Background: Participation is a multidimensional concept, consisting of an objective and a subjective dimension. Many studies have focused on determinants of only 1 dimension of participation post stroke.
Objective: To describe participation (both objective and subjective) and to determine how physical and cognitive independence and subjective complaints (pain, fatigue, and mood) influence participation in community-dwelling stroke survivors in the Netherlands.
Methods: The Utrecht Scale for Evaluation of Rehabilitation (USER) measures physical and cognitive independence and subjective complaints. USER-Participation measures 3 dimensions of participation: frequency (objective perspective), restrictions (subjective perspective), and satisfaction (subjective perspective). Spearman correlations and backward linear regression analyses were used to analyze associations between the 3 USER-Participation scores with demographics, stroke characteristics, physical and cognitive independence, and subjective complaints.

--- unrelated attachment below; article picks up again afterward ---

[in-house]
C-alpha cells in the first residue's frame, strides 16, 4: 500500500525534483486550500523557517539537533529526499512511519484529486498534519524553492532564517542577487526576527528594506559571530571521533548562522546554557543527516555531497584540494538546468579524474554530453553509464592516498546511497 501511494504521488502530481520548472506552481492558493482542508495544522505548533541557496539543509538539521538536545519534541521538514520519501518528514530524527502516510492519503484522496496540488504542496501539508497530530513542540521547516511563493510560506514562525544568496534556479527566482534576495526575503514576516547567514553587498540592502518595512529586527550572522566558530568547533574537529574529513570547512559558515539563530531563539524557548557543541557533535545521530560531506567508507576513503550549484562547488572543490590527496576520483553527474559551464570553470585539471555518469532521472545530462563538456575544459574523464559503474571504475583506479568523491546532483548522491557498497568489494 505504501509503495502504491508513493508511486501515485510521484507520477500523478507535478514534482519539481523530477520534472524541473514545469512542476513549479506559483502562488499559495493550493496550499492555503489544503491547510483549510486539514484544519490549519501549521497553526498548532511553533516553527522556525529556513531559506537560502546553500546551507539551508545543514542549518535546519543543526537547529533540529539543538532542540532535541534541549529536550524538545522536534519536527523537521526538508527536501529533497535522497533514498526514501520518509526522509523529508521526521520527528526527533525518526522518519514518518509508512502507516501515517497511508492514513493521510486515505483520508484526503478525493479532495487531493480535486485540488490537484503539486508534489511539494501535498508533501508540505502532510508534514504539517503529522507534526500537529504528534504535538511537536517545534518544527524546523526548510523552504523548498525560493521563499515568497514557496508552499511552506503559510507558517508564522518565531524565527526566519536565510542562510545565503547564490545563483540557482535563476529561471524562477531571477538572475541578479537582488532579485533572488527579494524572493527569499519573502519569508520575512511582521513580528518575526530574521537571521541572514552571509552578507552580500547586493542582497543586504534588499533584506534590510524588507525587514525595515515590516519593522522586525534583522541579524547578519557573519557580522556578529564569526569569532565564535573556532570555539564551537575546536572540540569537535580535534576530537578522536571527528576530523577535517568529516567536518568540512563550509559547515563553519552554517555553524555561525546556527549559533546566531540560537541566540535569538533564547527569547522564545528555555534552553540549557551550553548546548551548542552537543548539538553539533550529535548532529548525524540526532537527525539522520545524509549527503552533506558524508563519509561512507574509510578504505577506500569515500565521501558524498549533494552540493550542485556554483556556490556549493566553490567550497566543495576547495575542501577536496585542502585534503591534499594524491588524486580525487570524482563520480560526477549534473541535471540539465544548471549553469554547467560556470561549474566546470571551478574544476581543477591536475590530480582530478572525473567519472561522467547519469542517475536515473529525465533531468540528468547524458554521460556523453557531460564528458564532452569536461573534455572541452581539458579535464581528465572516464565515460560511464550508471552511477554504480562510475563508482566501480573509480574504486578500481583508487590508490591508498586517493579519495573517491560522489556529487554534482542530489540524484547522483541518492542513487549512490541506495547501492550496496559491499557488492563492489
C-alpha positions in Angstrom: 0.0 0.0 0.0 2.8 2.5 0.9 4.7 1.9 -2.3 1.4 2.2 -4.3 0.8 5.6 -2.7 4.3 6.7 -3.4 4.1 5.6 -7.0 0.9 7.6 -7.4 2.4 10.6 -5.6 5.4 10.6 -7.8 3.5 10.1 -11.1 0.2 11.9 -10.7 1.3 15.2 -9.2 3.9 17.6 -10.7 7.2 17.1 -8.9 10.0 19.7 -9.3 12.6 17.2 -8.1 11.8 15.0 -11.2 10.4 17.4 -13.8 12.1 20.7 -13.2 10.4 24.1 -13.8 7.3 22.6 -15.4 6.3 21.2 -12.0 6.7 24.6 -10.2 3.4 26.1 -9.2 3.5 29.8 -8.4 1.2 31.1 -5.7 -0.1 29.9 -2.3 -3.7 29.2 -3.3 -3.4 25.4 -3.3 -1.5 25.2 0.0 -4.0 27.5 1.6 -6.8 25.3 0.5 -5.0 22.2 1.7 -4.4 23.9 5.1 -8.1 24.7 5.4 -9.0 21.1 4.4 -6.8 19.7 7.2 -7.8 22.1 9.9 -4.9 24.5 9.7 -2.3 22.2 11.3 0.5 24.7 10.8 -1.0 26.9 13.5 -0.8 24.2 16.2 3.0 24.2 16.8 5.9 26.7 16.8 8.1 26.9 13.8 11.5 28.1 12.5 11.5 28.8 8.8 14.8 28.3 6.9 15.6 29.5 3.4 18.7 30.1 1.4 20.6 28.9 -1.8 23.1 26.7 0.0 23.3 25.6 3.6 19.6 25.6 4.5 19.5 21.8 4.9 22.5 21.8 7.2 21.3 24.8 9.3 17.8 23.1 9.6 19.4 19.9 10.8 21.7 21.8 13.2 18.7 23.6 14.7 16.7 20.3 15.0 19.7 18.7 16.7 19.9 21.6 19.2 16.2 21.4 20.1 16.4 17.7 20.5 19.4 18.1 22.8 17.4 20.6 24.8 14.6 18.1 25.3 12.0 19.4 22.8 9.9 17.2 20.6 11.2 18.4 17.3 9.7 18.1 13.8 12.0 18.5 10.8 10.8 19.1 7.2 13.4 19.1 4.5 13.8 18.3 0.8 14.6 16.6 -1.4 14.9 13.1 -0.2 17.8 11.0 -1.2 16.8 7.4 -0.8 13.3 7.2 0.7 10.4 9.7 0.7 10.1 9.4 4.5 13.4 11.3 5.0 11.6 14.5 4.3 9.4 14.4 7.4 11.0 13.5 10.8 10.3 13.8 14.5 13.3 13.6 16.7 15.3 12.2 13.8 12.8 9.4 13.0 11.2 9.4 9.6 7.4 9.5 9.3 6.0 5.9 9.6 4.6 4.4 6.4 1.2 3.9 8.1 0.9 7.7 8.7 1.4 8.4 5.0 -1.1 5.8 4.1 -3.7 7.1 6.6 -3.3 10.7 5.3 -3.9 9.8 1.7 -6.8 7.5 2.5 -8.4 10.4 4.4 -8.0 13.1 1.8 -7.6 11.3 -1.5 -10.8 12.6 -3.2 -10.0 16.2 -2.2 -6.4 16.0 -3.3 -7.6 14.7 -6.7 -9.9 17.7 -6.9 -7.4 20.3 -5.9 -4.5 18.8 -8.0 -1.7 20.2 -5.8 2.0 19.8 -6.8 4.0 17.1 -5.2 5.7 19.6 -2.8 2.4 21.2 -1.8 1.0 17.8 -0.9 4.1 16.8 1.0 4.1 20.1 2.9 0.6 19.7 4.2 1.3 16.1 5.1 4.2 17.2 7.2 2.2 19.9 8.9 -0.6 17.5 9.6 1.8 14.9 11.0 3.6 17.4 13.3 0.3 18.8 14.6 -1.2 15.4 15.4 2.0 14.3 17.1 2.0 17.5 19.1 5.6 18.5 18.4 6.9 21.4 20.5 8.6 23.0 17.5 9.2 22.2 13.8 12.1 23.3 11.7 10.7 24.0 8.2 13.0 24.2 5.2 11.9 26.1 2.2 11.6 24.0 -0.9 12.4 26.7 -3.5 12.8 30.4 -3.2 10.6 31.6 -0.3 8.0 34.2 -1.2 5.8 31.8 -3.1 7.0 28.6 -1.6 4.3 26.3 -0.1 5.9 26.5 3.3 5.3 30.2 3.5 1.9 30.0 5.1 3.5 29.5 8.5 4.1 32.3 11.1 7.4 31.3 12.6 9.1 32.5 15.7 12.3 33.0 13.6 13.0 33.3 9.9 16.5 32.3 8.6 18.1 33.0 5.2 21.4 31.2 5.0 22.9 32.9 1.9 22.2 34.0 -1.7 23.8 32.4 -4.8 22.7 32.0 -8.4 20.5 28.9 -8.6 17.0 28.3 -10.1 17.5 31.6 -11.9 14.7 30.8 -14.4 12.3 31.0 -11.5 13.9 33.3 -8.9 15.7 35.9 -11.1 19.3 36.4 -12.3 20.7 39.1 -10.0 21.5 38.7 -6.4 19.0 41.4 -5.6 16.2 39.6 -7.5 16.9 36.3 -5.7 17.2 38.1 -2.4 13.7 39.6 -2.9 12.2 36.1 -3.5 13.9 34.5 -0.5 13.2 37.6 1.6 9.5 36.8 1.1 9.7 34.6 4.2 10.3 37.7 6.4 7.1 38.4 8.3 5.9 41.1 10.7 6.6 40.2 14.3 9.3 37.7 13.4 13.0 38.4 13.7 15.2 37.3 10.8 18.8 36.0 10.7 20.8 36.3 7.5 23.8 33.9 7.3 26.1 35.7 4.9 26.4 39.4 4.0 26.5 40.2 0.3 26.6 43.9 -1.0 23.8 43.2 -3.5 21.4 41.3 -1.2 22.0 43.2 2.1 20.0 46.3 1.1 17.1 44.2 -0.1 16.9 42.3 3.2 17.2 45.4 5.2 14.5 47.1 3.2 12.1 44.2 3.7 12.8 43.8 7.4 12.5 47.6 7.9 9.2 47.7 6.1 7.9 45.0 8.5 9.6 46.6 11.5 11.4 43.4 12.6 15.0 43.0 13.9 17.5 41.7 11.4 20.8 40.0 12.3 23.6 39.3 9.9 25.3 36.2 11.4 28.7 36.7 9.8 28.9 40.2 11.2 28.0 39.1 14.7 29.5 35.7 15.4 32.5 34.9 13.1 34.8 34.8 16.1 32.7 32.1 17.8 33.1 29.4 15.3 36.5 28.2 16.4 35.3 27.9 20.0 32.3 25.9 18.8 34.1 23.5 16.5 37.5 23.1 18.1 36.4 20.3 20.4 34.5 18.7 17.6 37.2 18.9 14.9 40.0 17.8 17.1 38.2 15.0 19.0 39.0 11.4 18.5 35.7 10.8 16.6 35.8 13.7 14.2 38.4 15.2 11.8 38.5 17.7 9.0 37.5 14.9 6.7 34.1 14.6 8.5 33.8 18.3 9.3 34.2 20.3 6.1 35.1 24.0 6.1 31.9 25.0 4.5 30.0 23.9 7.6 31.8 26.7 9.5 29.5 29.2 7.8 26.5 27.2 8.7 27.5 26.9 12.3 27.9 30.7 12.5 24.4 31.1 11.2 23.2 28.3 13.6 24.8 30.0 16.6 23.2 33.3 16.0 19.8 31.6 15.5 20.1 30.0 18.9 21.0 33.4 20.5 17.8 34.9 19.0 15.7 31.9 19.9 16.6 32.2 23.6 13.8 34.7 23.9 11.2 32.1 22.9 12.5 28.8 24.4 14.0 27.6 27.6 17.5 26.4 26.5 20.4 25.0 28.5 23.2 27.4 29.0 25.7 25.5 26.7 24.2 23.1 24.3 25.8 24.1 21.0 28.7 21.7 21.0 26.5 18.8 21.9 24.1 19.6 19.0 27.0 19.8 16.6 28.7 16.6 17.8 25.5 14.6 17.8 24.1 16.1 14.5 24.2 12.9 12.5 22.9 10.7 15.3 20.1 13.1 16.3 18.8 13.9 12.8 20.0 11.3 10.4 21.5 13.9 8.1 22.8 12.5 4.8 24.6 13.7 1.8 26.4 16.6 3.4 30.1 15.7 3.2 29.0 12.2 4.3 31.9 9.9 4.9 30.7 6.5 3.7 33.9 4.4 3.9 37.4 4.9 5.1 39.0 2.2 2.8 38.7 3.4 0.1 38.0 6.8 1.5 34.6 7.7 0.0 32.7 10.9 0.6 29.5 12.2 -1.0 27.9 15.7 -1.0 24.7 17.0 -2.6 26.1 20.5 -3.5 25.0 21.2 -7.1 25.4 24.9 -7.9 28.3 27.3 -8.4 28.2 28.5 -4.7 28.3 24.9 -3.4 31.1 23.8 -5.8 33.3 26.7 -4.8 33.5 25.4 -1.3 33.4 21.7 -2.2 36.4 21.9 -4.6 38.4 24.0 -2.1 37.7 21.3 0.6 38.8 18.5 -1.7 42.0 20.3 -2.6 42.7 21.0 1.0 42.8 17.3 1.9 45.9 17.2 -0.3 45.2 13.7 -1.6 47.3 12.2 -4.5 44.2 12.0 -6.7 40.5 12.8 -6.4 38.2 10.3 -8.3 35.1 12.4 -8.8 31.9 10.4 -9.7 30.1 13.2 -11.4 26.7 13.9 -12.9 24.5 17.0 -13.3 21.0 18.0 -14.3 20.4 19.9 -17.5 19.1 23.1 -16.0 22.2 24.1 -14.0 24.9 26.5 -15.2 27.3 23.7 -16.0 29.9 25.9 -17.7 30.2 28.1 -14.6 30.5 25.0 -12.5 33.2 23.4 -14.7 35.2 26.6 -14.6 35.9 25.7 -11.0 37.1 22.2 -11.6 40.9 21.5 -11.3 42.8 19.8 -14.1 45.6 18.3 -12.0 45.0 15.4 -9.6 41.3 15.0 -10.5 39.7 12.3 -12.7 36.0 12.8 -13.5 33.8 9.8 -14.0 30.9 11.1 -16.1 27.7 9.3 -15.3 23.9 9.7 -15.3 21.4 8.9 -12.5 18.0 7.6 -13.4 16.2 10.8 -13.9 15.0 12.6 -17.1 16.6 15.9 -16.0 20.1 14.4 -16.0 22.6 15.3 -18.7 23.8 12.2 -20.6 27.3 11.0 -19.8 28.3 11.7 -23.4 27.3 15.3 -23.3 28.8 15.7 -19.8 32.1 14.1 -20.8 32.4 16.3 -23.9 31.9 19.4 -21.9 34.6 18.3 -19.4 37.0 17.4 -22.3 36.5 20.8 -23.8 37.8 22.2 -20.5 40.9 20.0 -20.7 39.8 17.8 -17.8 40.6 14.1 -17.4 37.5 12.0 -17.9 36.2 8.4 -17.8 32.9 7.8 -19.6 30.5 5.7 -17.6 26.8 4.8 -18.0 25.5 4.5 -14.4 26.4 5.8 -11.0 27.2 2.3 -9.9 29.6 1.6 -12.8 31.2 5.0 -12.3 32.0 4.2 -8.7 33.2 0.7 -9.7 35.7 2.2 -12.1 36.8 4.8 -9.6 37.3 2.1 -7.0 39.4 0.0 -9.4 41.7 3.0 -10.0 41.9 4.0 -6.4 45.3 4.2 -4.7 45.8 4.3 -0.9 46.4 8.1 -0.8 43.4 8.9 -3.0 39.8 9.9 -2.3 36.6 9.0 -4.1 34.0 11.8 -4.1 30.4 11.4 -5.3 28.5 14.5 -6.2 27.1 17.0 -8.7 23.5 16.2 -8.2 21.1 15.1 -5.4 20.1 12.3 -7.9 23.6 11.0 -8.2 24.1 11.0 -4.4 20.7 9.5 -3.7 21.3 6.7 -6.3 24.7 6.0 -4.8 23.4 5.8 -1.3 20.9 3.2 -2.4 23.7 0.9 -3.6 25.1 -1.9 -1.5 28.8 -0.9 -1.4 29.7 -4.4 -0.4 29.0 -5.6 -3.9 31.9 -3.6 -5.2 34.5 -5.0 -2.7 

Results: Of the 111 participants, 48.5% returned to work post stroke, but mostly for only 1 to 16 hours a week. Experienced participation restrictions were most prevalent in physical exercise, chores in/around the house, housekeeping, and outdoor activities. On average, participants were relatively satisfied with their participation, but dissatisfaction occurred in cognition, activities outdoors, and work/housekeeping. Regression analysis revealed that objective participation was determined by physical and cognitive independence, age, and education, whereas subjective participation was determined by physical and cognitive independence, fatigue, and mood.
Conclusions: Most participants experienced participation problems, despite relatively good physical recovery. In addition to physical and cognitive factors, subjective complaints of persons with stroke should be addressed in the rehabilitation program.